As El Niño is expected to persist into the winter, all eyes are on 2024. If typical climate conditions prevail, the high temperatures observed in 2023 could get even hotter next year.

Climate meteorologists have little doubt that 2023 will surpass 2016 as the warmest year on record worldwide.

As we continue to emit greenhouse gases into the atmosphere, our planet keeps warming. But this year, a confluence of events appears to have led to an increase in temperatures even higher than expected.

One of these phenomena is El Niño, a natural and cyclical warming of the Pacific Ocean that heats the atmosphere above it, which can raise global temperatures and alter weather patterns worldwide.

However, experts say that El Niño has played a minor role in the temperature rise in 2023 so far. Its significant impact is yet to come.

"Typically, the following year is the warmest," said Tom Di Liberto, a climate scientist and public engagement specialist at the National Oceanic and Atmospheric Administration (NOAA).

"El Niño usually peaks around this time of year, at the beginning of the new year, and usually ends sometime in the spring... We'll see if that's the case."

To declare an El Niño event, NOAA requires a specific part of the Pacific Ocean called Niño 3.4 to be at least 0.5°C warmer than the seasonal average for three consecutive months, with the expectation that such temperatures will persist for five consecutive three-month periods.

This year, the first three-month period was from April to June. The fifth period will be from August to October. (The monthly diagnostic report is due out in the second week of November.)

However, no two El Niño events are exactly the same, and sometimes the temperature in the region can rise by 1.5°C or more, which is considered "strong."

And it seems that this is the path we are on.

"I think the odds of this event being strong are generally in the 75% to 85% range," Di Liberto said.

He added that the intensification of El Niño does not necessarily mean that the consequences will be stronger. Instead, we will see consequences most closely associated with these events, one of which is the potential jump in global temperatures in 2024.

"Ridiculously Large Anomalies" The last strong El Niño event occurred in 2015-2016. In the summer of 2015, ocean temperatures began to rise above average by 1.5°C, eventually reaching 2.6°C, but it was the following year that broke global temperature records.

So, if this year is set to be the hottest and the trend continues, could 2024 be even hotter?

Gavin Schmidt, director of NASA's Goddard Institute for Space Studies, said that next year is likely to be another record-breaker but not necessarily surpass 2023, mainly because there were other factors that exceeded expectations and it's unclear whether they will persist.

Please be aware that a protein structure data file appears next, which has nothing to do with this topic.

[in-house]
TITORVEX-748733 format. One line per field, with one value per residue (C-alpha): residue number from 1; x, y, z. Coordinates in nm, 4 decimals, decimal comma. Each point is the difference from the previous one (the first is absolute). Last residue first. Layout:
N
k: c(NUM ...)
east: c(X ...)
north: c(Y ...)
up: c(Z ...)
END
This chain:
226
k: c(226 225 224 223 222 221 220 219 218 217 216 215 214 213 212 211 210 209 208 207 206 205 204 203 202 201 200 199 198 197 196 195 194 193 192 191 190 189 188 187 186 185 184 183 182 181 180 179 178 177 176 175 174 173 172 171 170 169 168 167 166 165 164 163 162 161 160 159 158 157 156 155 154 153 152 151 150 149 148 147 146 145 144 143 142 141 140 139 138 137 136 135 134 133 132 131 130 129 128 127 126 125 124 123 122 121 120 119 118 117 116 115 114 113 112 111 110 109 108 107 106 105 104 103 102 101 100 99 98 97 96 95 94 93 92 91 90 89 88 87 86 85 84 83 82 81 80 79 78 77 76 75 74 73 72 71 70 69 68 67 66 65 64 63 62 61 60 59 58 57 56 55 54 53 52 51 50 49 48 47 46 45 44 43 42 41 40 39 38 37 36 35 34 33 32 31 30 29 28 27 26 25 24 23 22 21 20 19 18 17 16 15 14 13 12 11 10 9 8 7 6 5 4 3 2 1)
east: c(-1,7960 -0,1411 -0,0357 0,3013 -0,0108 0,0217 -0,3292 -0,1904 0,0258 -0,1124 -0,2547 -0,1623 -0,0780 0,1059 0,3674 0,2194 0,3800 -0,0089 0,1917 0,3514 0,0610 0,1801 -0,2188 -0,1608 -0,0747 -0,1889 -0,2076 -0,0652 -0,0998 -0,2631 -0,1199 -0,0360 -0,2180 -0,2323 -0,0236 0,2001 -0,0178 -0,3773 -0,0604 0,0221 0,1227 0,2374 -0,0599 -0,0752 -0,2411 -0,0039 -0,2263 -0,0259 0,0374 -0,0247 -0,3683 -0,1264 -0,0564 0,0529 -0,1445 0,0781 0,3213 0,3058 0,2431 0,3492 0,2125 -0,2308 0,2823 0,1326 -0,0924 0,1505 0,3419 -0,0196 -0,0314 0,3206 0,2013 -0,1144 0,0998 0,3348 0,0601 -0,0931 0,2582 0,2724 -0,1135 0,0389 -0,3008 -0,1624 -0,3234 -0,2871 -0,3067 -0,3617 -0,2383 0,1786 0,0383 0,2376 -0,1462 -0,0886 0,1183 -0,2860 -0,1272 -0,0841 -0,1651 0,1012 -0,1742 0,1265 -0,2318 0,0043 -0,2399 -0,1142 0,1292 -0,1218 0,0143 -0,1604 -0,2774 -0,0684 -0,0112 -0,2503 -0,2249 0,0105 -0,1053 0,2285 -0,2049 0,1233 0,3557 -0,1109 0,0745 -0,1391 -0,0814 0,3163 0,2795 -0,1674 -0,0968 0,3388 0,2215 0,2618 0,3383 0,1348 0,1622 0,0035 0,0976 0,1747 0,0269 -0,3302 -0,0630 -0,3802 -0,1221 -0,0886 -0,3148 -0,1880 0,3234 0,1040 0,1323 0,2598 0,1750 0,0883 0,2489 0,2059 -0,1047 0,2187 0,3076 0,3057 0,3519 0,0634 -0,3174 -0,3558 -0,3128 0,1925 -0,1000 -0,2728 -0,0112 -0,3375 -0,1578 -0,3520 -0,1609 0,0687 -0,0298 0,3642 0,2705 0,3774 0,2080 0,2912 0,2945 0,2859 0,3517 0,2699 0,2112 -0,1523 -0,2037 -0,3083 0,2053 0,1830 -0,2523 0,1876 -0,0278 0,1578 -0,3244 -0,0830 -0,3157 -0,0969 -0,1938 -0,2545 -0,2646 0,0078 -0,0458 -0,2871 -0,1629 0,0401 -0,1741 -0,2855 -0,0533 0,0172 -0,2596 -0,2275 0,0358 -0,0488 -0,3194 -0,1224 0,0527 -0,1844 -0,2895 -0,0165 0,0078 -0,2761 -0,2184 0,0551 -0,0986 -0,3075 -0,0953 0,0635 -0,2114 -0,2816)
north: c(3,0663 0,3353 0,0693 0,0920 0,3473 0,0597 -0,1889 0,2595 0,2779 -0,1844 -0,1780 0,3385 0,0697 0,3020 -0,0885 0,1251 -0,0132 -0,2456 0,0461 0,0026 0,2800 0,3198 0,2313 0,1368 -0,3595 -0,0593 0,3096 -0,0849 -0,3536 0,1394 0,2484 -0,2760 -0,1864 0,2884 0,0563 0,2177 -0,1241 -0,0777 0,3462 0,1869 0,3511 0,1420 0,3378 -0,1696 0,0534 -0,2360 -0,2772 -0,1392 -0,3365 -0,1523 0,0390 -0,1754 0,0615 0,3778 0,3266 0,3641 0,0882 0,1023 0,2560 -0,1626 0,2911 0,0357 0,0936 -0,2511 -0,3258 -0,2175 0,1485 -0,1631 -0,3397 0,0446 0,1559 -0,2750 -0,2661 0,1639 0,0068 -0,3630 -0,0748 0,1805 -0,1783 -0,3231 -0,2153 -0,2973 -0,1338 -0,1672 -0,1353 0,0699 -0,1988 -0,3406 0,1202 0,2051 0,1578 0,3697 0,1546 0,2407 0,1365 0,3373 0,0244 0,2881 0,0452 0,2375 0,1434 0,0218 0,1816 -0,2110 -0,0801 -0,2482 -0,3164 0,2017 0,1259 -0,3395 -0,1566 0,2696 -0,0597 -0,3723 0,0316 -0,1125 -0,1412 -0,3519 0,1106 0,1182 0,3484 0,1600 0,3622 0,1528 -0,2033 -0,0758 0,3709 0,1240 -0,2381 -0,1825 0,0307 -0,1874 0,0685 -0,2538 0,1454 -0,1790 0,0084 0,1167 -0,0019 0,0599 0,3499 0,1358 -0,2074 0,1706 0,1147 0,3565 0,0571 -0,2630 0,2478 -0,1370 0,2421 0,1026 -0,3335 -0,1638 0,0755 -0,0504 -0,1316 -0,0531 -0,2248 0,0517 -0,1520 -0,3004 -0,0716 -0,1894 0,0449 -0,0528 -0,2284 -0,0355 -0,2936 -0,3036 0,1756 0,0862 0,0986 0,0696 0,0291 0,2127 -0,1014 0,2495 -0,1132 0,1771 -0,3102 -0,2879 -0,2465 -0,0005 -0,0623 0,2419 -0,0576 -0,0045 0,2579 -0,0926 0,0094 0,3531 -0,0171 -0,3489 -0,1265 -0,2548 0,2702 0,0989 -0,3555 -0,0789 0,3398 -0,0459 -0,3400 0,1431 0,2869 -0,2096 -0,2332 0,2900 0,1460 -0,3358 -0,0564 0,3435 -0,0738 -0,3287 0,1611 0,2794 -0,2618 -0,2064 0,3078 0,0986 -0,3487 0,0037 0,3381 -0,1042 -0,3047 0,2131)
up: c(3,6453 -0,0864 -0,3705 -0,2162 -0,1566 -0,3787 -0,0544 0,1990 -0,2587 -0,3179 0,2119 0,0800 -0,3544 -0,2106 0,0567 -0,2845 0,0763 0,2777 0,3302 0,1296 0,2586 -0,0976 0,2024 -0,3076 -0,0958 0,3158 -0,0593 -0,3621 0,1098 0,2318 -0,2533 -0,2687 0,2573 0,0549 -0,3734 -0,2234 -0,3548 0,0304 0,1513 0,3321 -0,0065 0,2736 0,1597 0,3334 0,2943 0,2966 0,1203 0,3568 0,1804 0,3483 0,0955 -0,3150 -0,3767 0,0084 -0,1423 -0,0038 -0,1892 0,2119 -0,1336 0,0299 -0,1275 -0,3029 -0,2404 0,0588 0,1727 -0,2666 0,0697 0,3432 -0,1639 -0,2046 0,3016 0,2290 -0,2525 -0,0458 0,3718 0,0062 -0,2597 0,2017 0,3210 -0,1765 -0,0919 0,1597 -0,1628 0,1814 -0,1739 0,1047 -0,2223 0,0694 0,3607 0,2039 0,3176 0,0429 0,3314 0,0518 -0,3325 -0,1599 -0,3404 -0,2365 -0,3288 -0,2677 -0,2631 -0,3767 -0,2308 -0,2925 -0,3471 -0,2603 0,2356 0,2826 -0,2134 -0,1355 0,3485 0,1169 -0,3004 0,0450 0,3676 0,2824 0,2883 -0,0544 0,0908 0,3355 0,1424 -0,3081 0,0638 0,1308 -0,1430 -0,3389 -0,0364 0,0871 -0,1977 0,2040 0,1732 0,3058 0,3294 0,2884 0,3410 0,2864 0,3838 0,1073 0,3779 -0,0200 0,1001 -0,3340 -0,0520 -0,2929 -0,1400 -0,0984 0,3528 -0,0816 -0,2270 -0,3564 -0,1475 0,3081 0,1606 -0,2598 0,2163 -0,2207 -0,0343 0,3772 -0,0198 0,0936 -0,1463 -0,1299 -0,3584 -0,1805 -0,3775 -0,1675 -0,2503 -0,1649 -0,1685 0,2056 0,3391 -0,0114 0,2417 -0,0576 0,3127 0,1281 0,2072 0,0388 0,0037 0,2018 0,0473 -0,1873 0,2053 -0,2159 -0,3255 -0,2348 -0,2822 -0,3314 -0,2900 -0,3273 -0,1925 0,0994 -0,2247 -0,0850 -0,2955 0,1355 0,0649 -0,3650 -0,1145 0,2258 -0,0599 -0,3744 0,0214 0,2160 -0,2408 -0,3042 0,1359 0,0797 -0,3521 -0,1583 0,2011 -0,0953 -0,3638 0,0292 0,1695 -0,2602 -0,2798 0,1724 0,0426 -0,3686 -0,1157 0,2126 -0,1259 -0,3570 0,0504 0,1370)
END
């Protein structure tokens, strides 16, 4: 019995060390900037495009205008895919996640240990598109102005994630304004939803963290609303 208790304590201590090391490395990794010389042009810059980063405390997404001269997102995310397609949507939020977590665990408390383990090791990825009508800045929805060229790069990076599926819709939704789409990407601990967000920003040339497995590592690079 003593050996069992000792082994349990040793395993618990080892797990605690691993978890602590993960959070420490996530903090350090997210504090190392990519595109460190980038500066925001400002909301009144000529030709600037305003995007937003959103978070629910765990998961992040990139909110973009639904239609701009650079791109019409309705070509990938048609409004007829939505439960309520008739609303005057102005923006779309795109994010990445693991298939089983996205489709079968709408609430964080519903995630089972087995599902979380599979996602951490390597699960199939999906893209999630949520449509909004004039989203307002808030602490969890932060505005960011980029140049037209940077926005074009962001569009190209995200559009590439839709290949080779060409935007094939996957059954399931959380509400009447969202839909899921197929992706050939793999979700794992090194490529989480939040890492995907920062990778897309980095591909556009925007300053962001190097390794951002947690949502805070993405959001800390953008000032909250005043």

"I think there are five distinct things that are pushing you in that [warming] direction, which is why we're seeing these ridiculously large anomalies," he said.

These five things include changes in Antarctica (which are currently less understood), the absence of maritime transport clouds that would otherwise reflect solar radiation back into space, record ocean temperatures, lingering effects from the eruption of the Hunga Tonga volcano, and ultimately, El Niño.

Schmidt said that while any one of them might affect temperatures by about a tenth of a degree, the combination of all five could be the reason why the planet is exceptionally warm this year.

Even if 2024 doesn't surpass 2023, Schmidt said, that's not necessarily how we should look at it.

"We can't just think of it as jumps. Like, 'Oh, what year is coming up?'" he said.

"It should be, 'Why are we seeing so many records?'"

"This tells us that something is happening, and that something won't go away until we change society and what we're doing to the atmosphere."

Meanwhile, in Canada Even if El Niño doesn't make 2024 a record year, its effects are likely to still be felt in Canada.

Typically, El Niño brings drier and warmer weather to the West Coast, which is less than ideal for the region after a record wildfire season this year, Di Liberto said.

"If you have hotter conditions and less precipitation, it leads to drought or drier conditions, and then all you need is a spark," he said. "And then those wildfires can just start raging."

But there are no guarantees that this will happen, he noted, adding that the consequences of El Niño will never be as bad as the worst scenarios people tend to imagine.

"I always like to tell people: that image will never be true. That has never, ever happened in world history."